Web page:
H.323 (Video) (1720):

H.323 is a protocol that provides a standard for video on an IP network that defines how real-time audio, video, and data information is transmitted. This standard provides signaling, multimedia, and bandwidth control mechanisms. H. 323 uses the RTP standard for communication.

Simple Network Management Protocol (161):

Simple Network Management Protocol (SNMP) collects and manipulates valuable network information. It gathers data by polling the devices on the network from a management station at fixed or random intervals, requiring them to disclose certain information. This protocol can also stand as a watchdog over the network, quickly notifying managers of any sudden turn of events. The network watchdogs are called agents, and when aberrations occur, agents send an alert called a trap to the management station.

SNMP can help simplify the process of setting up a network as well as the administration of your entire internetwork.

Secure Shell (22):

Secure Shell (SSH) protocol sets up a secure Telnet session over a standard TCP/IP connection and is employed for doing things like logging into other systems, running programs on remote systems, and moving files from one system to another. And it does all of this while maintaining a nice, strong, encrypted connection.

Hypertext Transfer Protocol (80):

All those snappy websites comprising a mix of graphics, text, links, and so on the Hypertext Transfer Protocol (HTTP) is making it all possible. It's used to manage communications between web browsers and web servers, and opens the right resource when you click a link, wherever that resource may actually reside.

Hypertext Transfer Protocol Secure (443):

Hypertext Transfer Protocol Secure (HTTPS) is a secure version of HTTP that arms you with a whole bunch of security tools for keeping transactions between a web browser and a server secure. It's what your browser needs to fill out forms, sign in, authenticate, and encrypt an HTTP when you do something online.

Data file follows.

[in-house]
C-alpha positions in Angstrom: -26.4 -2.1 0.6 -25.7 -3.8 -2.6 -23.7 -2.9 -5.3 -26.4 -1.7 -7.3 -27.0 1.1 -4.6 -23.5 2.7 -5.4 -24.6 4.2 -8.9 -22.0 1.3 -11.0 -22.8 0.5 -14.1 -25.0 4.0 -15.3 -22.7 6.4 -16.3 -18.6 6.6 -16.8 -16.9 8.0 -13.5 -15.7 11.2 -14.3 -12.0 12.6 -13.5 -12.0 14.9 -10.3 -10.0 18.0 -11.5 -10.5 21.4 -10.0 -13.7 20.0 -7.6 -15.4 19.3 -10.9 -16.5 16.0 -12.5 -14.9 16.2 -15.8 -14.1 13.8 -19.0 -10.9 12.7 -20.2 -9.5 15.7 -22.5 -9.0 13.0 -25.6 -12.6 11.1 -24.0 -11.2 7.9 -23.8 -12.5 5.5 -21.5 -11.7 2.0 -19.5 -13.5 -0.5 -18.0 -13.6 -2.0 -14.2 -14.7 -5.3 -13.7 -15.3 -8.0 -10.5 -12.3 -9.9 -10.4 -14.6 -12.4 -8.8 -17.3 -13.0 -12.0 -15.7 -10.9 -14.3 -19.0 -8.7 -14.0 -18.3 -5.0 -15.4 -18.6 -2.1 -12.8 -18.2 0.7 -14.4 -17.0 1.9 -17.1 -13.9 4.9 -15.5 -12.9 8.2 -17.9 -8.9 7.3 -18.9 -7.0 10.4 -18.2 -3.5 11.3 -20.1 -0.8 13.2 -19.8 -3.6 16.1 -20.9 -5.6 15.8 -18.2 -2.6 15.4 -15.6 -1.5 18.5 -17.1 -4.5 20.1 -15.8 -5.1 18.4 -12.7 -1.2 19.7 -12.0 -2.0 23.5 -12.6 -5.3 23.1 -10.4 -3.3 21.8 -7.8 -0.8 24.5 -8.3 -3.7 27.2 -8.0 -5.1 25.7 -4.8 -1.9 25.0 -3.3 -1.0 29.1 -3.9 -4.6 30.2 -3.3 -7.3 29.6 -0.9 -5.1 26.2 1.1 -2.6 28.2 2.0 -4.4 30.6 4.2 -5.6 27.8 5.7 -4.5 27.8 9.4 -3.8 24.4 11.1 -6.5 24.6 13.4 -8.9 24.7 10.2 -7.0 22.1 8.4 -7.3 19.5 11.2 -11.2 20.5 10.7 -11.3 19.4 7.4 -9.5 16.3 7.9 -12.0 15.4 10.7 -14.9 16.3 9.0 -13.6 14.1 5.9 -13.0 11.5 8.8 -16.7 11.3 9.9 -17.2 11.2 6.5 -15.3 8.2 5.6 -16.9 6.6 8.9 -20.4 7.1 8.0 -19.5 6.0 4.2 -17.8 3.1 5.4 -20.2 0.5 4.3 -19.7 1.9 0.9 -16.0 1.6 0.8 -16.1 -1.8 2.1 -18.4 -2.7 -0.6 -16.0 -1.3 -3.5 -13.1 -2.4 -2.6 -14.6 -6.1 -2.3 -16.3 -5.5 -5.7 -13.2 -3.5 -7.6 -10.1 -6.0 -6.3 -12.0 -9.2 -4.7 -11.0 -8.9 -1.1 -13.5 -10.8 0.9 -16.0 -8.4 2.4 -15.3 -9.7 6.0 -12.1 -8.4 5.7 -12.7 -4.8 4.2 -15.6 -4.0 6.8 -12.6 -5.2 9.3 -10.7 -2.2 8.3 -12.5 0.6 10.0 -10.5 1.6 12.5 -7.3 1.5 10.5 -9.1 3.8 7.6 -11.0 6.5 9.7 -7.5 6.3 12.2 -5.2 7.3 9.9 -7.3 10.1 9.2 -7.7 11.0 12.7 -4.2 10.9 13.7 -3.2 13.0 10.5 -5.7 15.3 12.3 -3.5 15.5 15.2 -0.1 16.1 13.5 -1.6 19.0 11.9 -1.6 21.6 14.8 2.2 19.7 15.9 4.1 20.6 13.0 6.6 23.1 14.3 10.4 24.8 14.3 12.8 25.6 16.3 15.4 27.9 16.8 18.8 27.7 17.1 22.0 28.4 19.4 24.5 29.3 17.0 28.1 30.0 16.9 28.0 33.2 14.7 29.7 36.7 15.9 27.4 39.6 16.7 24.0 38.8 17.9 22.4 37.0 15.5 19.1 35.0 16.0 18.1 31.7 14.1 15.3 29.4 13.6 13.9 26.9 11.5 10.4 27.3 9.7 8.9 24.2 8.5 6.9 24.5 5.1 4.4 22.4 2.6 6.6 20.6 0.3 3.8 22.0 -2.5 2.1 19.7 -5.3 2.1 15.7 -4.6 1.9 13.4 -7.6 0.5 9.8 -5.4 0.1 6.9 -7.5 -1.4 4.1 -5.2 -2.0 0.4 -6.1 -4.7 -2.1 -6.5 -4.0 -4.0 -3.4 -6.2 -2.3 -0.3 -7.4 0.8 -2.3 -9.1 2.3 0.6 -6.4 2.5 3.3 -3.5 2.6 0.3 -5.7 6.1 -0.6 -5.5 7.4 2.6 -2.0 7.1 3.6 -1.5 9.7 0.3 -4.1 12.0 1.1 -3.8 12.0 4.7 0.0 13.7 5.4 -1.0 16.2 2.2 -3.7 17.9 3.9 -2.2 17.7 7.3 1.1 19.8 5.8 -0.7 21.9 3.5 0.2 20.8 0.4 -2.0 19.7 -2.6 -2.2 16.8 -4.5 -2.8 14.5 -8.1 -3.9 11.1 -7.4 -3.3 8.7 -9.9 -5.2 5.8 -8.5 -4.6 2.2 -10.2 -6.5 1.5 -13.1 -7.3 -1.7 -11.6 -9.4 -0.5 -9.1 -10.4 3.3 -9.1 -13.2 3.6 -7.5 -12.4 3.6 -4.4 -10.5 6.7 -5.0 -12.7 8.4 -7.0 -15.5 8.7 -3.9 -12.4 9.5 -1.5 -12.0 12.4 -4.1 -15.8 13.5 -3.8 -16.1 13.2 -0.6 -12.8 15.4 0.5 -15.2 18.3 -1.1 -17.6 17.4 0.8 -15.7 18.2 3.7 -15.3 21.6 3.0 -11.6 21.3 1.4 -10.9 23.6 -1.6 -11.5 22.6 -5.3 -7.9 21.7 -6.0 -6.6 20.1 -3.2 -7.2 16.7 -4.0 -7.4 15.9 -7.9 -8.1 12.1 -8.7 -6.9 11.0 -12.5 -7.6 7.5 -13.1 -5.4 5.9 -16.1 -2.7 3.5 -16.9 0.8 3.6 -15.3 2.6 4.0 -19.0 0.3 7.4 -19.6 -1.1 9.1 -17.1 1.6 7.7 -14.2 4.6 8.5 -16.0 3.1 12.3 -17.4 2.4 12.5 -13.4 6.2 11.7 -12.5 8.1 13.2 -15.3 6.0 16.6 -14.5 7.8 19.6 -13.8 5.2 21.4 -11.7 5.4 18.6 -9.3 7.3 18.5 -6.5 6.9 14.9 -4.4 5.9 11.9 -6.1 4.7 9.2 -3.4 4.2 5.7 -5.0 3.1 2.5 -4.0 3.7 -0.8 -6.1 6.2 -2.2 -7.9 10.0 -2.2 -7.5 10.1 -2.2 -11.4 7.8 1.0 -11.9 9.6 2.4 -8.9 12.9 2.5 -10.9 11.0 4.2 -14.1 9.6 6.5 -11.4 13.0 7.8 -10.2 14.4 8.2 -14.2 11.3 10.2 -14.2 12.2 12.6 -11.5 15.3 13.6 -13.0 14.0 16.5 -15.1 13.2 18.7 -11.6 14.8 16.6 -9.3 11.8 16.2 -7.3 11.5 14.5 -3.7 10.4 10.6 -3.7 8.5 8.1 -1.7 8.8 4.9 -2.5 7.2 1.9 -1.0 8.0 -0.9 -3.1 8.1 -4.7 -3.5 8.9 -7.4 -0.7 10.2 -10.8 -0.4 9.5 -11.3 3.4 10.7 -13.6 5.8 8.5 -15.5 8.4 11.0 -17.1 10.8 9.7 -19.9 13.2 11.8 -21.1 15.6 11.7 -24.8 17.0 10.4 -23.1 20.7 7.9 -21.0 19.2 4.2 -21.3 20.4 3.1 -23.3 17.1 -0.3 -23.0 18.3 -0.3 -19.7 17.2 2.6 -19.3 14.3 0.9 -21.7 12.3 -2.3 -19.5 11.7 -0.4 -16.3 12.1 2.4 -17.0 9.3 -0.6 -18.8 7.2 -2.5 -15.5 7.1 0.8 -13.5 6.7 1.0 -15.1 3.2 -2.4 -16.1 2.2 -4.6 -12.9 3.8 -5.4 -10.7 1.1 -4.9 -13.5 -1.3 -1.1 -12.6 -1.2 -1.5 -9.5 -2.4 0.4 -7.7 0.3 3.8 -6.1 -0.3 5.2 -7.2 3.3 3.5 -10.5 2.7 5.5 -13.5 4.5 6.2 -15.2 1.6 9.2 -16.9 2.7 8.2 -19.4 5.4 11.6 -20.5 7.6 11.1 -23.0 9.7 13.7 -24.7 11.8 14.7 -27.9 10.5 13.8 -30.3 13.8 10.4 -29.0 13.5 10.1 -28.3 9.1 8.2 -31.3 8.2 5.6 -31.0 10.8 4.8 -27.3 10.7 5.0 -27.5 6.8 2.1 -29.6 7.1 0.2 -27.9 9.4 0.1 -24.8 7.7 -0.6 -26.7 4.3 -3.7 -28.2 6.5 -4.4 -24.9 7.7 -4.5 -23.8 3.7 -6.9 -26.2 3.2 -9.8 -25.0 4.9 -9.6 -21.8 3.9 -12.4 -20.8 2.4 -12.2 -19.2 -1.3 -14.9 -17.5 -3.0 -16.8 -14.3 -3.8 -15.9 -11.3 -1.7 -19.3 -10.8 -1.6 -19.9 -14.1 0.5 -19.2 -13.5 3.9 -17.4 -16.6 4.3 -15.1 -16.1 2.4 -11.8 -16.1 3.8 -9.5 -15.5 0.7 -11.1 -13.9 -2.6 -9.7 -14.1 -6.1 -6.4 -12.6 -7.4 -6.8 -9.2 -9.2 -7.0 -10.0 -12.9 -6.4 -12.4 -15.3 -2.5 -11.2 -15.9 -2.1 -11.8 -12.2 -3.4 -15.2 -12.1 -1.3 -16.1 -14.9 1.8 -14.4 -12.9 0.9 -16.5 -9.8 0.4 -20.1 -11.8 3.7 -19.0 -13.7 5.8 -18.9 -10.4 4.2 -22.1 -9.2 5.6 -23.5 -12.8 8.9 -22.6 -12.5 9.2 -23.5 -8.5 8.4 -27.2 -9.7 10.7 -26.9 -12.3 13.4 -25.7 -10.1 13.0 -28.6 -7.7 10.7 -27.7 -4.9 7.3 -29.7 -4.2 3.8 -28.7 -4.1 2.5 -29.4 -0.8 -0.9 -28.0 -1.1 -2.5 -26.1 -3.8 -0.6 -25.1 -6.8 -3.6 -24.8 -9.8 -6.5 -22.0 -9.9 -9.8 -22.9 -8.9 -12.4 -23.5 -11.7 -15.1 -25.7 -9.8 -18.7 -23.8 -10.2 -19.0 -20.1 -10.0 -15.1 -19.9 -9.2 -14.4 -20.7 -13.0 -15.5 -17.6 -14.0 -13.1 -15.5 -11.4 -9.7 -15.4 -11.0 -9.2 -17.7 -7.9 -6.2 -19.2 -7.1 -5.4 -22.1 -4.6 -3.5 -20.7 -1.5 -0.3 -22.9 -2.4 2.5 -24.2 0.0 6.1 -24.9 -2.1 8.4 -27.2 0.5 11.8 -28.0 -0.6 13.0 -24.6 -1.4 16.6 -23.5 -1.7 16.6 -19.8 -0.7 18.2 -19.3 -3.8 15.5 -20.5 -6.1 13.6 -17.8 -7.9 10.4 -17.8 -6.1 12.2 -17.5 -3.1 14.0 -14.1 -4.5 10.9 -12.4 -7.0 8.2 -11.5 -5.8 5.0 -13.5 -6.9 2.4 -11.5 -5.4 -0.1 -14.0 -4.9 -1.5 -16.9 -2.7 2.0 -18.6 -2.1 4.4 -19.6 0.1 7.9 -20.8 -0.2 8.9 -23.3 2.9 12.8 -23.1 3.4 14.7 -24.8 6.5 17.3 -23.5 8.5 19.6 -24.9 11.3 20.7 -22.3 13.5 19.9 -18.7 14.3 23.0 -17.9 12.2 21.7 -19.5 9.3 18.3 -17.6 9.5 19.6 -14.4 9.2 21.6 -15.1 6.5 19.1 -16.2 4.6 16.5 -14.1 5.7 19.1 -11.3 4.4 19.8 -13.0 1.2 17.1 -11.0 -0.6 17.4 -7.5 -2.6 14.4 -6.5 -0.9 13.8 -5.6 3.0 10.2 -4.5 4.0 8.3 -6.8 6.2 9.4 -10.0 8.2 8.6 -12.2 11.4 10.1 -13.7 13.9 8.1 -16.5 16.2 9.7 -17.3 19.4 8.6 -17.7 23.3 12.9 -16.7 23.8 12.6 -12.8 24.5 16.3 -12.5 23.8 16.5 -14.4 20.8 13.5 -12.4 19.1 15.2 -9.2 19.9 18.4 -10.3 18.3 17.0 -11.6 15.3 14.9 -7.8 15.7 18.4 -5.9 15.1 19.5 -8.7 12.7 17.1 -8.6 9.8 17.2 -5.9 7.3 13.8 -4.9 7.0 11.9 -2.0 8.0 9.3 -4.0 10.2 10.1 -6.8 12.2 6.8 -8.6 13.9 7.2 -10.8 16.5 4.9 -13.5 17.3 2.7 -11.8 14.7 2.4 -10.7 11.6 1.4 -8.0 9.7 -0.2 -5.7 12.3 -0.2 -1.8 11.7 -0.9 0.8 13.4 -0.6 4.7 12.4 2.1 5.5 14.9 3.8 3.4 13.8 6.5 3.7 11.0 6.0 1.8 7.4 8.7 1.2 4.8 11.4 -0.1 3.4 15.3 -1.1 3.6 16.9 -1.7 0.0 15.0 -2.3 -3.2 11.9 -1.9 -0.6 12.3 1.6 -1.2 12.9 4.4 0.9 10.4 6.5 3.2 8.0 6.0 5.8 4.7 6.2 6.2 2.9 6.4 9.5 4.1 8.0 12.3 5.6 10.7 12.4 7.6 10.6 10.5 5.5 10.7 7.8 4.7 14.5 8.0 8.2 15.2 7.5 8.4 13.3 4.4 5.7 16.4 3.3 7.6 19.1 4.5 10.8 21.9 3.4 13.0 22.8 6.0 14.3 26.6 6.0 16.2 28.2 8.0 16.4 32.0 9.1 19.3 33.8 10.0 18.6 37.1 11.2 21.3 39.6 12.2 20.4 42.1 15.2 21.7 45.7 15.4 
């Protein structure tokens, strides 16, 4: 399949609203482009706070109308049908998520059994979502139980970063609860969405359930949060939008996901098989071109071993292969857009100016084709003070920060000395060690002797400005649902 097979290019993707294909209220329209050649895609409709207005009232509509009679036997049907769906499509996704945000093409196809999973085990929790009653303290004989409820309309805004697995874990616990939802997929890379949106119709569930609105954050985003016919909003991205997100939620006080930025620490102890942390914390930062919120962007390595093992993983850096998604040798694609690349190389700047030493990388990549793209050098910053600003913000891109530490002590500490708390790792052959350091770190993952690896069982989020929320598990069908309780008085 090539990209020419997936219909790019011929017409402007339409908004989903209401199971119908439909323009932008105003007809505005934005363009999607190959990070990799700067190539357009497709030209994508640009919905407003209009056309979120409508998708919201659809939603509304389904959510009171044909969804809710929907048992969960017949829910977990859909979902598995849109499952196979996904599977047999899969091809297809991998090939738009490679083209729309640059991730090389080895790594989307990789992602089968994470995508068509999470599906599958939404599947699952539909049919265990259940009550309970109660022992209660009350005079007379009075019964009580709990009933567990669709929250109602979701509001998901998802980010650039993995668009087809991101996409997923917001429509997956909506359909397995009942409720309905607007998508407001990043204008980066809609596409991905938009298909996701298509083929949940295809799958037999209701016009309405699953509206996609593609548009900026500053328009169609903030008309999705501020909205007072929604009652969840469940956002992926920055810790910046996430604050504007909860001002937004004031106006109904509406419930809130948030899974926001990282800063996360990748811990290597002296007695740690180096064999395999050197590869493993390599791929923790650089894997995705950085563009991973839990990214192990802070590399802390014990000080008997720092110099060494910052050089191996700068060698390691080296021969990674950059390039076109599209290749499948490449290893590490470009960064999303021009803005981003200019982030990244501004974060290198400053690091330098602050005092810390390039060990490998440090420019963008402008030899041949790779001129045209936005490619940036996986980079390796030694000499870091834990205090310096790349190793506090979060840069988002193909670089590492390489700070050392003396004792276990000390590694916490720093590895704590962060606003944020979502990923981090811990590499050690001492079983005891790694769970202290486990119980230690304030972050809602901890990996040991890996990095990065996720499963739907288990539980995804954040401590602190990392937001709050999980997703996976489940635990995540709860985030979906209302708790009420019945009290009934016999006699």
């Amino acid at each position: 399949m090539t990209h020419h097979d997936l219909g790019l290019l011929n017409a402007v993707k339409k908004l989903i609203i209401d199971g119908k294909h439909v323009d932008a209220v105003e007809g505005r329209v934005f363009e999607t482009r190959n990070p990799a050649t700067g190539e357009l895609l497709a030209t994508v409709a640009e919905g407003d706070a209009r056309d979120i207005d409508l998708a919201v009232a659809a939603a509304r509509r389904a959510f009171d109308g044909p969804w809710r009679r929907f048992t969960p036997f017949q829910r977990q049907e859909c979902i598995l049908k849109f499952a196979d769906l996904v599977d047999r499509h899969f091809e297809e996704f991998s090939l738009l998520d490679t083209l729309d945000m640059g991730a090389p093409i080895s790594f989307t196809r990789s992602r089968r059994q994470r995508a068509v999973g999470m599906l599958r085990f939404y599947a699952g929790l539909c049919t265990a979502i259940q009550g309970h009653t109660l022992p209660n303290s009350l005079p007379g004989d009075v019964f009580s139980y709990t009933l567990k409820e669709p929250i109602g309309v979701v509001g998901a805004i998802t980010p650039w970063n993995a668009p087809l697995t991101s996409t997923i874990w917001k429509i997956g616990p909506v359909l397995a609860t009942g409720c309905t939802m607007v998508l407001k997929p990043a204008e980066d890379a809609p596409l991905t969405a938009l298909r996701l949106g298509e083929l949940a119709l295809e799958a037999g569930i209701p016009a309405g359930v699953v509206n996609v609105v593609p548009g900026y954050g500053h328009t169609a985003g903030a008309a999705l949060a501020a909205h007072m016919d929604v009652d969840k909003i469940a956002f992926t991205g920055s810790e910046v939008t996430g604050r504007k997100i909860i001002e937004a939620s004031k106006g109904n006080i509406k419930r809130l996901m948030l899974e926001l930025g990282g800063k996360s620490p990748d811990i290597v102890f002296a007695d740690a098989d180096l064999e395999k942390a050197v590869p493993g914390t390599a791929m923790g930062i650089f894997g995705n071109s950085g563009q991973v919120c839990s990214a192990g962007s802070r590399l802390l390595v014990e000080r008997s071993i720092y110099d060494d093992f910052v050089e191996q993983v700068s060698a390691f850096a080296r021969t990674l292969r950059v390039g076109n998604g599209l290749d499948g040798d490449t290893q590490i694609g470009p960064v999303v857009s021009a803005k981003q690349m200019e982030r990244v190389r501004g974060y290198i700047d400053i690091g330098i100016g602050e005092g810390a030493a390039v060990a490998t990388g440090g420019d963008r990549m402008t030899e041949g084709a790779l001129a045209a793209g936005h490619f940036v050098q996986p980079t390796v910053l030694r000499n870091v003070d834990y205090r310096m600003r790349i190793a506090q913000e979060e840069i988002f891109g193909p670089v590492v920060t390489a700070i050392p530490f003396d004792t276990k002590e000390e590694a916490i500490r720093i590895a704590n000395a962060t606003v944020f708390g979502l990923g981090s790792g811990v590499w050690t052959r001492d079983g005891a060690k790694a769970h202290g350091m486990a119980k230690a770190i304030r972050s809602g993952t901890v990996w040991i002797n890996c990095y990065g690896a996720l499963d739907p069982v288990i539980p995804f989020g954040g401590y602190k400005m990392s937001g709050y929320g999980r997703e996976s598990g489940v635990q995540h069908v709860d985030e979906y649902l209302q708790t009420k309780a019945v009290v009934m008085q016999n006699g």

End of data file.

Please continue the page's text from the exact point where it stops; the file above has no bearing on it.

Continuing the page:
Network Time Protocol (123):

This protocol used to synchronize the clocks on our computers to one standard time source (typically, an atomic clock). Network Time Protocol (NTP) works in conjunction with other synchronization utilities to ensure that all computers on a given network agree on the time.

NetBIOS (137-139):

Network Basic Input/output System works only in the upper layers of the OSI model and allows for an interface on separate computers to communicate over a network.

It was first created in the early 1980s to work on an IBM LAN and was proprietary. Microsoft and Novel both created a NetBIOS implementation to allows their hosts to communicate to their servers.

Server Message Block (445):

Server Message Block (SMB) is used for sharing access to files and printers and other communications between hosts on a Microsoft Windows network.

SMB can run on UDP port 137 and 138, and TCP port 137 and 139 using NetBIOS.

Domain Name Service (53):

Domain Name Service (DNS) resolves hostnames specifically, Internet names, such as www.bookofnetwork.com to their corresponding IP addresses.

You don't have to use DNS; you can just type in the IP address of any device you want to communicate with. An IP address identifies hosts on a network and the Internet as well.

Dynamic Host Configuration Protocol/Bootstrap Protocol (67/68):

Dynamic Host Configuration Protocol (DHCP) assigns IP addresses to hosts with information provided by a server. It allows easier administration and works well in small to even very large network environments. Many types of hardware can be used as a DHCP server, including routers.

There is a lot of information a DHCP server can provide to a host when the host is requesting an IP address from the DHCP server. Here's a partial list of the information a DHCP server can provide:

  • IP address
  • Subnet mask
  • Domain name
  • Default gateway (routers)
  • DNS
  • Windows Internet Naming Service (WINS) information

The following is the four-step process a client takes to receive an IP address from a DHCP server:

1) The DHCP client broadcasts a DHCP Discover message looking for a DHCP server

(port 67).

2) The DHCP server that received the DHCP Discover message sends a unicast DHCP

Offer message back to the host.

3) The client then broadcasts to the server a DHCP Request message asking for the

offered IP address and possibly other information.

4) The server finalizes the exchange with a unicast DHCP Acknowledgment message.